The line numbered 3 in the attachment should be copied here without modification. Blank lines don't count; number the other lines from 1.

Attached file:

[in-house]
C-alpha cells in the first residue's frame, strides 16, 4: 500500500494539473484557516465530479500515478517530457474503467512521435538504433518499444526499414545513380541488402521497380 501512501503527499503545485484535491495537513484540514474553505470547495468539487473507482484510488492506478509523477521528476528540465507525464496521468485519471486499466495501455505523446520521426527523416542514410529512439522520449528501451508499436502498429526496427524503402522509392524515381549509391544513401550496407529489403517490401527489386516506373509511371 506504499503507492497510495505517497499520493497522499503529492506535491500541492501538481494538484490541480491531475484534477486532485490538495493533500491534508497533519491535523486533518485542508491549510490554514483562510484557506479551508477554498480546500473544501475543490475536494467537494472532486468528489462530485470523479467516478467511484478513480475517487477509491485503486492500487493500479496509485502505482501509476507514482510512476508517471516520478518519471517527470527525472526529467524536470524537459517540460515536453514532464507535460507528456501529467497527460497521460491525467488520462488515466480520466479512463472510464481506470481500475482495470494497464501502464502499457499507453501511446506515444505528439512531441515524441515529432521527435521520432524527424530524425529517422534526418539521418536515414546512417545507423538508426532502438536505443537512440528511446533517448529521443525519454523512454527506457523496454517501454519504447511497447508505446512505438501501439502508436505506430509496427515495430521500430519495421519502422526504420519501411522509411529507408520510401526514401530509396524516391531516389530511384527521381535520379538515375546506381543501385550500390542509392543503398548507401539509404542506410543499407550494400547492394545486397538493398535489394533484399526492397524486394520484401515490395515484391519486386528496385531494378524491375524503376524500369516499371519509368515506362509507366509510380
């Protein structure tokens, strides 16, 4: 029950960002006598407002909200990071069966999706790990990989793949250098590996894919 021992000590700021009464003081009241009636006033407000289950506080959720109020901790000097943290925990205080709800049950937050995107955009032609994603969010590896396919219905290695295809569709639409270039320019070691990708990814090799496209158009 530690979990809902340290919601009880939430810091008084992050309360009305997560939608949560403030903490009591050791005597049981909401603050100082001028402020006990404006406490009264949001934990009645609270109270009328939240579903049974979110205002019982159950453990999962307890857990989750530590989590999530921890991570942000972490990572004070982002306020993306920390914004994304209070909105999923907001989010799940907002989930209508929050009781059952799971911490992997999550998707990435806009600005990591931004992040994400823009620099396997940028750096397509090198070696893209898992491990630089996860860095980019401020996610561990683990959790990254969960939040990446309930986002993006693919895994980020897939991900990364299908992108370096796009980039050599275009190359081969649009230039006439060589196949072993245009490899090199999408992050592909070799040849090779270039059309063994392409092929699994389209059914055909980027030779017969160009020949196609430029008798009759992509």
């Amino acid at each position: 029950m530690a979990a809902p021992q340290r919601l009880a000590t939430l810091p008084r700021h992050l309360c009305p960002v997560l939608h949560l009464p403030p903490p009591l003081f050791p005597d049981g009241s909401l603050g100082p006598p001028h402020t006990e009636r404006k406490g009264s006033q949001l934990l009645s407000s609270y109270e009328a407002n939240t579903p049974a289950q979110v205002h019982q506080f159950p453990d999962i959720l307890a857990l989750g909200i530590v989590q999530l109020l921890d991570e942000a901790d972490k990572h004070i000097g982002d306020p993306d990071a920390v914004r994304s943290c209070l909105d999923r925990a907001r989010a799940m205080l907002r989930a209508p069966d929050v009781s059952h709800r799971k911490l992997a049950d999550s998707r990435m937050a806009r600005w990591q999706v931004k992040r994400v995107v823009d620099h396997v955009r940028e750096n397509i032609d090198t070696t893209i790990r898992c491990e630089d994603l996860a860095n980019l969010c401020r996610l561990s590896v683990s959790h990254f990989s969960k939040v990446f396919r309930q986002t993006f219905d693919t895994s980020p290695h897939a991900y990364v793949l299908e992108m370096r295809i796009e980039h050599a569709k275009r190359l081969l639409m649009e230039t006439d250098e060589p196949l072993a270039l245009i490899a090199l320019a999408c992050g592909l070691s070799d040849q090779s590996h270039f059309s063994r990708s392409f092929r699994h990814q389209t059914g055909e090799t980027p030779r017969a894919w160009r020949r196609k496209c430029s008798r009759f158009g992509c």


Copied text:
């Protein structure tokens, strides 16, 4: 029950960002006598407002909200990071069966999706790990990989793949250098590996894919 021992000590700021009464003081009241009636006033407000289950506080959720109020901790000097943290925990205080709800049950937050995107955009032609994603969010590896396919219905290695295809569709639409270039320019070691990708990814090799496209158009 530690979990809902340290919601009880939430810091008084992050309360009305997560939608949560403030903490009591050791005597049981909401603050100082001028402020006990404006406490009264949001934990009645609270109270009328939240579903049974979110205002019982159950453990999962307890857990989750530590989590999530921890991570942000972490990572004070982002306020993306920390914004994304209070909105999923907001989010799940907002989930209508929050009781059952799971911490992997999550998707990435806009600005990591931004992040994400823009620099396997940028750096397509090198070696893209898992491990630089996860860095980019401020996610561990683990959790990254969960939040990446309930986002993006693919895994980020897939991900990364299908992108370096796009980039050599275009190359081969649009230039006439060589196949072993245009490899090199999408992050592909070799040849090779270039059309063994392409092929699994389209059914055909980027030779017969160009020949196609430029008798009759992509």